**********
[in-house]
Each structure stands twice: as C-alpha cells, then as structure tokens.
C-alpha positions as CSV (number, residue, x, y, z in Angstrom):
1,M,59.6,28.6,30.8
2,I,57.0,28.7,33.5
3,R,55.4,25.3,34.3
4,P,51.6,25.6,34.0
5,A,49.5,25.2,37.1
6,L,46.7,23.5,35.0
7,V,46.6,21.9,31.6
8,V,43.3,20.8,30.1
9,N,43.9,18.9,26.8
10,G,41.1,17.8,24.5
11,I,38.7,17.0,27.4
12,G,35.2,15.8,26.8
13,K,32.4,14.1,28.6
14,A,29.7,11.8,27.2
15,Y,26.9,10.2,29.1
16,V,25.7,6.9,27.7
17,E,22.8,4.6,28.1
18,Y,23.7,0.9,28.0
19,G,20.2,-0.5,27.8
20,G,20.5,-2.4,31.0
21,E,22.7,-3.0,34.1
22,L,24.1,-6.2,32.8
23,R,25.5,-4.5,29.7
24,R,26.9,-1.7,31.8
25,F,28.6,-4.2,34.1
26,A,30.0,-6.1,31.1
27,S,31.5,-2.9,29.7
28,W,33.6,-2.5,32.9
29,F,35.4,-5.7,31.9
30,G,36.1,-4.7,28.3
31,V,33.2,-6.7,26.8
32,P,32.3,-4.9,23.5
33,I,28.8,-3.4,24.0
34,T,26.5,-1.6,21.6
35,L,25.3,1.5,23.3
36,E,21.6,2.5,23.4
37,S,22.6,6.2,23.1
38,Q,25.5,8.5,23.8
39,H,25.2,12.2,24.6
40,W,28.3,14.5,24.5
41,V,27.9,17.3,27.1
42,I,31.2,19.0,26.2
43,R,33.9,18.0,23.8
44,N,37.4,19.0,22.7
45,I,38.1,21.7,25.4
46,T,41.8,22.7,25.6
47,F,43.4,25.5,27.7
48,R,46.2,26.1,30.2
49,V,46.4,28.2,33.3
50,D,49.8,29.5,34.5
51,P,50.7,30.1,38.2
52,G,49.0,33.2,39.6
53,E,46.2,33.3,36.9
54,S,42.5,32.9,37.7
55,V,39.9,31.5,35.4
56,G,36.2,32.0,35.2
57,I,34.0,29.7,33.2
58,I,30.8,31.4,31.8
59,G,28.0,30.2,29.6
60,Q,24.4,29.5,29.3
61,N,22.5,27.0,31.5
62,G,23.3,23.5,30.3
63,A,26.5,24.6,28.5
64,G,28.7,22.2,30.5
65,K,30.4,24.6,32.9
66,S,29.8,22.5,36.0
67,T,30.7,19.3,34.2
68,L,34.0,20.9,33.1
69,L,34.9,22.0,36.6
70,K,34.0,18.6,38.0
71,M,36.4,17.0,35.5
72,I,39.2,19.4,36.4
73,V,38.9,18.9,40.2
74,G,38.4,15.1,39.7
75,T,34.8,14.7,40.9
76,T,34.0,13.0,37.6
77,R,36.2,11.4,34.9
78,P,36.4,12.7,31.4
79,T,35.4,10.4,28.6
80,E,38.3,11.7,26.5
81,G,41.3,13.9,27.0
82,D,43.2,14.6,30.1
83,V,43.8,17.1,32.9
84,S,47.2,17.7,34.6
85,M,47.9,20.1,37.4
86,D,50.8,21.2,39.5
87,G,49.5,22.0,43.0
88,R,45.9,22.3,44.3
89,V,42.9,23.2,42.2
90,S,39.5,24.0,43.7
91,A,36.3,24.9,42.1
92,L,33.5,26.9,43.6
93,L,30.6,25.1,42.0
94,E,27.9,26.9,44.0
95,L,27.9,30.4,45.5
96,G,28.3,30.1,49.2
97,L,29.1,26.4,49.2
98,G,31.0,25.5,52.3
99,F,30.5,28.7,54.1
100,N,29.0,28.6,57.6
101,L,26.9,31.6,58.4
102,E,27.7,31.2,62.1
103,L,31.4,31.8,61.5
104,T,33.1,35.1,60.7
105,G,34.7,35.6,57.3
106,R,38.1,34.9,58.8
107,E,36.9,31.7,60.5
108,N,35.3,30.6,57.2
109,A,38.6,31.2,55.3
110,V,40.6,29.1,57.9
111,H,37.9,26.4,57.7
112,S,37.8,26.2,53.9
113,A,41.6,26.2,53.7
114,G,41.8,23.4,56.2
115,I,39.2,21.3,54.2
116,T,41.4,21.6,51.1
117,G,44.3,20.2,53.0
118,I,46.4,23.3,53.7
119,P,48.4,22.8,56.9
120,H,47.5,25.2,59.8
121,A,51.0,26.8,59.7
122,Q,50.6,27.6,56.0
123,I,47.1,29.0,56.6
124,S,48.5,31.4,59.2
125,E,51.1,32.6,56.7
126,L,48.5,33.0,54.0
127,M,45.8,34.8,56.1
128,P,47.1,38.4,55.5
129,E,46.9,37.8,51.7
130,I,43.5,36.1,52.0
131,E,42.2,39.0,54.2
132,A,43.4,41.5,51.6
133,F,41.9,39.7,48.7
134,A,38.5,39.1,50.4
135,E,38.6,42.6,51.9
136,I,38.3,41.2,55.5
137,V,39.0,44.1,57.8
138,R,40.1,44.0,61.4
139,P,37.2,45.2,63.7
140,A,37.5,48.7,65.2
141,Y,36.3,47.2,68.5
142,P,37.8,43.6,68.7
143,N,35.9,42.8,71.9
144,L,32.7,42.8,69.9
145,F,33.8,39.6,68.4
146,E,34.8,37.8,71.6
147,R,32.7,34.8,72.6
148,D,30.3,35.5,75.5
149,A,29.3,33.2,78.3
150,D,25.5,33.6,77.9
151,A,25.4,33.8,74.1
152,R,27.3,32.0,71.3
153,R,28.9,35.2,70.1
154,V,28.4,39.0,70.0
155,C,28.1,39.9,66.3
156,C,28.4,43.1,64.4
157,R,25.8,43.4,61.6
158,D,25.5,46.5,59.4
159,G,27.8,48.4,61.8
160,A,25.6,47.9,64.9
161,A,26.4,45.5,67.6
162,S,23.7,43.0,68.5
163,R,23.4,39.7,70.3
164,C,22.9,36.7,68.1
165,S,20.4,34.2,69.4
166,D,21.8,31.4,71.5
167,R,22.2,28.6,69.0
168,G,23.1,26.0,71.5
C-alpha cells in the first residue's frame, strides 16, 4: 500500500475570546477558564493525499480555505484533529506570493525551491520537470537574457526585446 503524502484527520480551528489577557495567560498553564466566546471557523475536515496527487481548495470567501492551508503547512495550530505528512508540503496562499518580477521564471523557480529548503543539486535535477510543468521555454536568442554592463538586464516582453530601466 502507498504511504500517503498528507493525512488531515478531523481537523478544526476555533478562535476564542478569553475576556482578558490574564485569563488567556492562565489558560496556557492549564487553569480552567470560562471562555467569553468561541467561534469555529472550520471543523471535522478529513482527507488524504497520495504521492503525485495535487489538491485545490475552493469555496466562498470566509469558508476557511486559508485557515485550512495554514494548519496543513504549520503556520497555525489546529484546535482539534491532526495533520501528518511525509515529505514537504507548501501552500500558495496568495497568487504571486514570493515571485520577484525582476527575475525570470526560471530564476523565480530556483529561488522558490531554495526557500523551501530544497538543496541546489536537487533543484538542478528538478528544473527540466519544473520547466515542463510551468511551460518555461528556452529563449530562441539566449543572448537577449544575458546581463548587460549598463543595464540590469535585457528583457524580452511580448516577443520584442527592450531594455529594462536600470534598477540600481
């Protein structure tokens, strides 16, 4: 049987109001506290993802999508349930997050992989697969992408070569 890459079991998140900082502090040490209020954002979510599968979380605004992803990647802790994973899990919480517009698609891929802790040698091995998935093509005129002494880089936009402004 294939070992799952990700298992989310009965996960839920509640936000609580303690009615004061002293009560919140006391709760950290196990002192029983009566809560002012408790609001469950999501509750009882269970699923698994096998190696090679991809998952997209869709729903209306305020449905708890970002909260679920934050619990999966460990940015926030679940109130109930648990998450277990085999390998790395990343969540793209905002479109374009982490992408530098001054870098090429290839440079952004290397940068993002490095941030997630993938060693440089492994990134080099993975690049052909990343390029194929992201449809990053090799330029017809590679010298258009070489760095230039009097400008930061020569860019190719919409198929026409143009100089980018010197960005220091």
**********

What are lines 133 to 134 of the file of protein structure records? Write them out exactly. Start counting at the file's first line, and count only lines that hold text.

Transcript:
130,I,43.5,36.1,52.0
131,E,42.2,39.0,54.2